Readers with individual sound problems are invited to address their inquiries to Dept. PN for free analysis and recommendations by SUN RADIO'S expert technicians.

Stripers (Continued from Page Thirteen)

30 or 40 pounds. The large ones are unusual at this time of year, the average running from 3 to 12 pounds. That puts us in a class with cur Eastern brothers, but from then on things are different! At this time of year, also, there is usually a brief trolling run in the vicinity of Angel Is-

land when the Stripers come into the bay from the ocean to feed on the Herring which run in large numbers from February to April.

From March until May or June, the fishing is more or less hit or miss all over the bay; you may get a limit of good fish, or you may get nothing. The bay fishing is greatly influenced by the wind, of which we have plenty from March until August, and when old Joe Wind comes along, you might just as well fold up and head for home. In May or June the bigger Bass make their appearance in the bay, and from then on the fishing grows better each week until the peak of the season is reached in September, October and November. In July and August we have a run of large Bass right along the San Francisco water front. When this run is

on, which is usually at a time of minus tides, it is not un- common to get a limit of Bass which is five, that weighs over one hundred pounds! During this water front run last year the author and his wife took three Bass weighing 27, 20, and 18 pounds and then stopped fishing because we had more than we could eat and give away!

During September, October and November the Bass move on up the bay toward their spawning grounds, and it is dur- ing these months that the fishing is really "hot" in San Pablo Bay, which is one of the arms of San Francisco Bay. When this run is on you can almost guarantee that anyone will catch at least one or two Bass. That was the guarantee that the author made Ed Poage, Assistant Station Engineer, KPO, last fall, with the results shown in the attached photo. These fish weigh from 12 to 19 pounds. Ed Poage caught the largest one, and really had a big one on that broke the line. And this on his first Striper fishing trip! This group of Bass repre- sents an average catch for Autumn months in San Pablo Bay. These fish were caught on the one and only bait that is

used for Stripers here-the Monterey Sardine. These are netted by the ton outside the Golden Gate and sold to the

Journal for August, 1941


Page 17: Ntt/t %NA 't!t `!tttt *tts tt! s'=*tt · 't!t ttttt `!tttt *tts t tt! t/ s'=*tt . o o We've learned from long experience never to rush ahead with "claims". For more than a year, working

sportsmen through regular bait dealers. We do catch some

Stripers by trolling with spoons or Red Head Plugs, but it's safe to say that at least 99 per cent of our Stripers are caught on Monterey Sardines. These sardines are very soft and must be kept on ice all the time to keep them from decomposing before you get them on your hook!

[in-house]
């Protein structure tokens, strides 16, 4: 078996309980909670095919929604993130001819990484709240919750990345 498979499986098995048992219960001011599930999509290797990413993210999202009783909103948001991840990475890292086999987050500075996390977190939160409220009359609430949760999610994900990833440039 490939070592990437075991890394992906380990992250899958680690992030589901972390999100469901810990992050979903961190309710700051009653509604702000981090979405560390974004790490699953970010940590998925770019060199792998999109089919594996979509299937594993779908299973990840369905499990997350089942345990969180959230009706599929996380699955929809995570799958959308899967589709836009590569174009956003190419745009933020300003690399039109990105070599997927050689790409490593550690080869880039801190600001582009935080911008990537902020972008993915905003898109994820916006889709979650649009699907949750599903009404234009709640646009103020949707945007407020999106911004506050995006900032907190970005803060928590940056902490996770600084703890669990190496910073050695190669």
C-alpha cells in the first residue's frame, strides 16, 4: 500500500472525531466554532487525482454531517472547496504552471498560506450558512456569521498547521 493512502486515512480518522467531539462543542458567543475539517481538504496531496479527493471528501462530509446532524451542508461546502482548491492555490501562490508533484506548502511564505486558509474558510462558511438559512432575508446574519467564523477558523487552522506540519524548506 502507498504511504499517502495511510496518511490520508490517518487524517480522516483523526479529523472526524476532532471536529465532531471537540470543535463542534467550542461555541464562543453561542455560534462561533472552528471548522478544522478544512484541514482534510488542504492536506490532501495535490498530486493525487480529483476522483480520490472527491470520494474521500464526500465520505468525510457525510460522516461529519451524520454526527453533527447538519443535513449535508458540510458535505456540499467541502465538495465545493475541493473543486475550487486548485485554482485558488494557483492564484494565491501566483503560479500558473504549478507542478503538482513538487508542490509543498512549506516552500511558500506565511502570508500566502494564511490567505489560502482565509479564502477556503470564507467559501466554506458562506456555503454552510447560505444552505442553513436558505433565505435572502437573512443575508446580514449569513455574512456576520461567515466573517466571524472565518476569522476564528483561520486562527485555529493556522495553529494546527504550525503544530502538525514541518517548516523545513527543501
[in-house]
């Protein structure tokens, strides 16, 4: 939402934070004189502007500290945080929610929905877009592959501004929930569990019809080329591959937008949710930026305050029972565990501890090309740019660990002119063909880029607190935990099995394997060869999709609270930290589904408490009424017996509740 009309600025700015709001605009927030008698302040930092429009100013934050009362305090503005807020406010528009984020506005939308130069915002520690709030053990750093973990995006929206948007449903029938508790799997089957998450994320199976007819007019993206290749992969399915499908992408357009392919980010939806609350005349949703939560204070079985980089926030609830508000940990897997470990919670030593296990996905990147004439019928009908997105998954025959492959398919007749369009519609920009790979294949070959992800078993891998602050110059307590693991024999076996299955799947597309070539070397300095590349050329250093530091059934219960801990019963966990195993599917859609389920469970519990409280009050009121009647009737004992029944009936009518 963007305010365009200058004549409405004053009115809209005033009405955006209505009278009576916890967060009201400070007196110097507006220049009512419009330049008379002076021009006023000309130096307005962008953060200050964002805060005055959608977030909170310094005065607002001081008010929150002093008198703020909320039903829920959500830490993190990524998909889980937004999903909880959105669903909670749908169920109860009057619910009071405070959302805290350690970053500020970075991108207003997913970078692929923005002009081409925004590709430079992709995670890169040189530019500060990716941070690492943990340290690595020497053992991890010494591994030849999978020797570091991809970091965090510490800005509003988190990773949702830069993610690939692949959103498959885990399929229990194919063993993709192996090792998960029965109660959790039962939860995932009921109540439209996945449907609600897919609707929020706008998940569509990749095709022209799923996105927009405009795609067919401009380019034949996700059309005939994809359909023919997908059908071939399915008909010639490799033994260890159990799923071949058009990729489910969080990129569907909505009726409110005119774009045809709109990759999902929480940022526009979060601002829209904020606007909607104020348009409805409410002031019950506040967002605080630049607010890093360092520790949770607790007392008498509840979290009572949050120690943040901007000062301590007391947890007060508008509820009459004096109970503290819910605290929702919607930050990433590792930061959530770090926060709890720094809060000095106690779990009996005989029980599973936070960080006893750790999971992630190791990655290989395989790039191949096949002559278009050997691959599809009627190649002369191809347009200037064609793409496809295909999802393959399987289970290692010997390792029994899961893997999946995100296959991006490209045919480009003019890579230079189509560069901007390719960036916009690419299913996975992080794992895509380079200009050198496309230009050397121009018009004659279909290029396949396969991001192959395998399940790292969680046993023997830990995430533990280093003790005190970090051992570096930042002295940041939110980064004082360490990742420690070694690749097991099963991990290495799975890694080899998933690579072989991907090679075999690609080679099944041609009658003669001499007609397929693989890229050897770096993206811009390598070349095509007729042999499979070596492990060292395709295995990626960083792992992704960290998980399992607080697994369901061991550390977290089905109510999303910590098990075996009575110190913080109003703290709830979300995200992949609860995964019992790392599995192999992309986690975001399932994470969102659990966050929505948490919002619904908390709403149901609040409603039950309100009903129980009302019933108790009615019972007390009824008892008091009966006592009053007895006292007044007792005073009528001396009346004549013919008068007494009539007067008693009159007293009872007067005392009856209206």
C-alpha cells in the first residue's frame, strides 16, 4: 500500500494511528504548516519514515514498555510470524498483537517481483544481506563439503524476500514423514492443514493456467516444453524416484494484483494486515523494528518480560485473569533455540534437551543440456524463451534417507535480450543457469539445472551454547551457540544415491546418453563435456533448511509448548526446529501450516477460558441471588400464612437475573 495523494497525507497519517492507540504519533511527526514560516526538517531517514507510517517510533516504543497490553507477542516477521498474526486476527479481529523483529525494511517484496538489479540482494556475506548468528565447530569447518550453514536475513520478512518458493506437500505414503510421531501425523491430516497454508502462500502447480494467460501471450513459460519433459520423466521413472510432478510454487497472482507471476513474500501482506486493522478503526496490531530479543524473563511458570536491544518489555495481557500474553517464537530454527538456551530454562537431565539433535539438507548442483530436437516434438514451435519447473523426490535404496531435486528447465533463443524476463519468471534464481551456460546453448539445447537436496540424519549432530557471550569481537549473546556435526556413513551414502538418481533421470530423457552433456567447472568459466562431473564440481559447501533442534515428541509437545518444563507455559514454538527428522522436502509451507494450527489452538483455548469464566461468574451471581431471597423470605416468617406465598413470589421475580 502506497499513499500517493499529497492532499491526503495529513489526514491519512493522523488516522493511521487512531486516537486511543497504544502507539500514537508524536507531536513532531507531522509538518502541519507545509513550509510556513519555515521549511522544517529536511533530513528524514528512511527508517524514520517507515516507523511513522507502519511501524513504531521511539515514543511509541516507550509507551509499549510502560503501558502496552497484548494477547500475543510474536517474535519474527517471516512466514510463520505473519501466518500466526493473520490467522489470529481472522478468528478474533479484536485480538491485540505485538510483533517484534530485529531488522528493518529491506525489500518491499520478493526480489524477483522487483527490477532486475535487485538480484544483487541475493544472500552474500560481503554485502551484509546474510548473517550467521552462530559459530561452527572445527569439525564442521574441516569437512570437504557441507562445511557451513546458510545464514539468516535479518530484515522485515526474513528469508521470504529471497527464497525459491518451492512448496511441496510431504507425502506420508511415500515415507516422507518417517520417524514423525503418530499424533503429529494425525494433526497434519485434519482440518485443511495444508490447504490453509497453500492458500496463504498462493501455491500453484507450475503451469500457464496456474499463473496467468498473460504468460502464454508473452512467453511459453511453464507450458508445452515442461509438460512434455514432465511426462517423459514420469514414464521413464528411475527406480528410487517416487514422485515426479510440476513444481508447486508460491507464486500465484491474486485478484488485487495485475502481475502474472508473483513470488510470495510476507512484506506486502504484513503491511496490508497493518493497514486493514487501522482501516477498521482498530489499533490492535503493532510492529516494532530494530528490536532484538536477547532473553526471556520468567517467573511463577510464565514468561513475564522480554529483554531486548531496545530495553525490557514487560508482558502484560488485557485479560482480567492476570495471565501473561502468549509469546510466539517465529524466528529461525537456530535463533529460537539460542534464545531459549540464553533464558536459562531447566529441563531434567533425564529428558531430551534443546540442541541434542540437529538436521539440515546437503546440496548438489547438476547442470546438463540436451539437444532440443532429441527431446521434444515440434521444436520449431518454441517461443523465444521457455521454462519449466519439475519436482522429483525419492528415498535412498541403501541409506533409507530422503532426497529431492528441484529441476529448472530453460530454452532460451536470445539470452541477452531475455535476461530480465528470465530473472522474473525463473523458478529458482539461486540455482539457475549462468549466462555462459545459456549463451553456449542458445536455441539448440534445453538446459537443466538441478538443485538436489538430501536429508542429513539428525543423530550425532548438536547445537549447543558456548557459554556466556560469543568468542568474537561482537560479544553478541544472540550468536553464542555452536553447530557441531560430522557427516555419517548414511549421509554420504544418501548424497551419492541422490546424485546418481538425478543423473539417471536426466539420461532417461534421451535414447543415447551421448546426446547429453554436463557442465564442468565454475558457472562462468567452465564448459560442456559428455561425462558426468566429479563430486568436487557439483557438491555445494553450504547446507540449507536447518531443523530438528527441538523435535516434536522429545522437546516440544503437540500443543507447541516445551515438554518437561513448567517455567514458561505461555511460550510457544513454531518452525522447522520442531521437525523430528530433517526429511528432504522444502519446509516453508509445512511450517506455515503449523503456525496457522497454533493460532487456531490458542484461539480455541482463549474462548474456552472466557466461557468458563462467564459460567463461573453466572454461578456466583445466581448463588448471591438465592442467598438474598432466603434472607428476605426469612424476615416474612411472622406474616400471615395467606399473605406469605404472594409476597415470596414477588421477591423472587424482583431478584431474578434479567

Perhaps of greatest importance to our Eastern Brothers will be the reason why we have what we think is the World's best Striper fishing. The answer is-NO COMMERCIAL FISHING FOR STRIPED BASS. Ten years ago the catch of a single 20 pound Striper would have been material for a newspaper story with a picture accompanying the story showing the "whopper". Now 20 pound Bass are very common-Why? Simply because the sportsmen of California banded together and fought for several years until a bill was finally passed that prohibited the netting or sale of Striped Bass in California. This bill was passed about eight years ago, and since then we have watched our Striper fishing grow steadily better. We advise you East Coast Striper fishermen to organize all your sportsmen and go, after legislation that prohibits Commercial fishing for Stripers. You will really have something to write about then.

Denver News By Joe Rohrer

BILL WILLIAMS is transferred to NBC, Hollywood, as

of August 1. Best luck to you, Bill!

Out of eleven men attending a nabet luncheon, seven were new, having joined the KOA operating staff within the last year. Calls to military service, transferring and switching

KOA mobile unit above timberline in Rocky mountain National Park. A weekly presentation of "Nature Sketches" is made from this area to the NBC Red. Broadcasts feature the dis:ussions of Park Naturalist Raymond Gregg with his junior nature study groups. The mobile unit is equipped with 25 watt UHF trans- mitter feeding the doublet antenna on the extensible pole. Program is relayed distances of ten or fifteen miles to the

nearest telephone line

are responsible. A fine ccoperative gang, operations are pro-

ceeding without a hitch.

The Broadcast Engineers' 15








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1922 - New facilities have been installed at the studios. A

larger studio D, from which our transcription programs

originate, and air conditioning are the main improvements.

Additional recording and playback equipment is being

installed. Pinky Kahle is passing cigars. It -s a baby girl. Something

should be done about the situation here at KOA. Out of

the present crop of ten or so babies all are girls.

Walt Morrissey had a rather freakish accident which laid

him up for several weeks and which caused him to go